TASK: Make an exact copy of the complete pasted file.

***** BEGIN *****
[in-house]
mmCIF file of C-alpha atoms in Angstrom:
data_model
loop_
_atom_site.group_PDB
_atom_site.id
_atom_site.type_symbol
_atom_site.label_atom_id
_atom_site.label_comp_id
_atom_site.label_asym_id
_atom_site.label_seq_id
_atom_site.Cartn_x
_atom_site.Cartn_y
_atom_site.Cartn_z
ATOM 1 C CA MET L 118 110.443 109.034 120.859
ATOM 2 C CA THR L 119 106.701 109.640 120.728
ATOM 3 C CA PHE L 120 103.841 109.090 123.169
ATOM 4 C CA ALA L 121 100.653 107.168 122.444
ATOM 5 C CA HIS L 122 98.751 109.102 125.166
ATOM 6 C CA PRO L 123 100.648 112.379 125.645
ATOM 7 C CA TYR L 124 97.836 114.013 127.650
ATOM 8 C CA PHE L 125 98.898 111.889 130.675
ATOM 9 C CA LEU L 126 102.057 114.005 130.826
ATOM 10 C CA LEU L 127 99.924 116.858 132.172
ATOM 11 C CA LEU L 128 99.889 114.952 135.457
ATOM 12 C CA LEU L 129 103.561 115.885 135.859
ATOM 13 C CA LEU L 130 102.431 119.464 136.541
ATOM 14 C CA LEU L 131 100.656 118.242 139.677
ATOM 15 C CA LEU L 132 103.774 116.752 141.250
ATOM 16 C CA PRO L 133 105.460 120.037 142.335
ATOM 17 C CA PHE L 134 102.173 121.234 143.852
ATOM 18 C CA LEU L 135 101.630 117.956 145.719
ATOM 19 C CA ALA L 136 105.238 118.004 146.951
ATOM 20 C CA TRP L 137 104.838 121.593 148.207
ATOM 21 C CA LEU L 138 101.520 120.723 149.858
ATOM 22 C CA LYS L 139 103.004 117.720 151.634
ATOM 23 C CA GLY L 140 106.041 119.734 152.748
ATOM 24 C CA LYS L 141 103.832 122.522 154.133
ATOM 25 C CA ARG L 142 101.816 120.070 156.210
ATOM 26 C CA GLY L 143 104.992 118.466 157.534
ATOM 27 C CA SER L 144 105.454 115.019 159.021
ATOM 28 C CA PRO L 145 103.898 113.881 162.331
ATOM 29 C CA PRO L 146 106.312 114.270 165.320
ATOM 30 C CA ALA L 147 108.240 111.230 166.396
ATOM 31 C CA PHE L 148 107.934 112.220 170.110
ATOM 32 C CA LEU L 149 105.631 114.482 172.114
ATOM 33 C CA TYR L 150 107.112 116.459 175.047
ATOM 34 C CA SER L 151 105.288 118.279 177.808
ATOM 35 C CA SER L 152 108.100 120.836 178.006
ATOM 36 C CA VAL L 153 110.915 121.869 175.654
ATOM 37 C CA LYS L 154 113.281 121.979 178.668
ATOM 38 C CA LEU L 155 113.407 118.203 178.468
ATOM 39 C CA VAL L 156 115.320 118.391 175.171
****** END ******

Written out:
[in-house]
mmCIF file of C-alpha atoms in Angstrom:
data_model
loop_
_atom_site.group_PDB
_atom_site.id
_atom_site.type_symbol
_atom_site.label_atom_id
_atom_site.label_comp_id
_atom_site.label_asym_id
_atom_site.label_seq_id
_atom_site.Cartn_x
_atom_site.Cartn_y
_atom_site.Cartn_z
ATOM 1 C CA MET L 118 110.443 109.034 120.859
ATOM 2 C CA THR L 119 106.701 109.640 120.728
ATOM 3 C CA PHE L 120 103.841 109.090 123.169
ATOM 4 C CA ALA L 121 100.653 107.168 122.444
ATOM 5 C CA HIS L 122 98.751 109.102 125.166
ATOM 6 C CA PRO L 123 100.648 112.379 125.645
ATOM 7 C CA TYR L 124 97.836 114.013 127.650
ATOM 8 C CA PHE L 125 98.898 111.889 130.675
ATOM 9 C CA LEU L 126 102.057 114.005 130.826
ATOM 10 C CA LEU L 127 99.924 116.858 132.172
ATOM 11 C CA LEU L 128 99.889 114.952 135.457
ATOM 12 C CA LEU L 129 103.561 115.885 135.859
ATOM 13 C CA LEU L 130 102.431 119.464 136.541
ATOM 14 C CA LEU L 131 100.656 118.242 139.677
ATOM 15 C CA LEU L 132 103.774 116.752 141.250
ATOM 16 C CA PRO L 133 105.460 120.037 142.335
ATOM 17 C CA PHE L 134 102.173 121.234 143.852
ATOM 18 C CA LEU L 135 101.630 117.956 145.719
ATOM 19 C CA ALA L 136 105.238 118.004 146.951
ATOM 20 C CA TRP L 137 104.838 121.593 148.207
ATOM 21 C CA LEU L 138 101.520 120.723 149.858
ATOM 22 C CA LYS L 139 103.004 117.720 151.634
ATOM 23 C CA GLY L 140 106.041 119.734 152.748
ATOM 24 C CA LYS L 141 103.832 122.522 154.133
ATOM 25 C CA ARG L 142 101.816 120.070 156.210
ATOM 26 C CA GLY L 143 104.992 118.466 157.534
ATOM 27 C CA SER L 144 105.454 115.019 159.021
ATOM 28 C CA PRO L 145 103.898 113.881 162.331
ATOM 29 C CA PRO L 146 106.312 114.270 165.320
ATOM 30 C CA ALA L 147 108.240 111.230 166.396
ATOM 31 C CA PHE L 148 107.934 112.220 170.110
ATOM 32 C CA LEU L 149 105.631 114.482 172.114
ATOM 33 C CA TYR L 150 107.112 116.459 175.047
ATOM 34 C CA SER L 151 105.288 118.279 177.808
ATOM 35 C CA SER L 152 108.100 120.836 178.006
ATOM 36 C CA VAL L 153 110.915 121.869 175.654
ATOM 37 C CA LYS L 154 113.281 121.979 178.668
ATOM 38 C CA LEU L 155 113.407 118.203 178.468
ATOM 39 C CA VAL L 156 115.320 118.391 175.171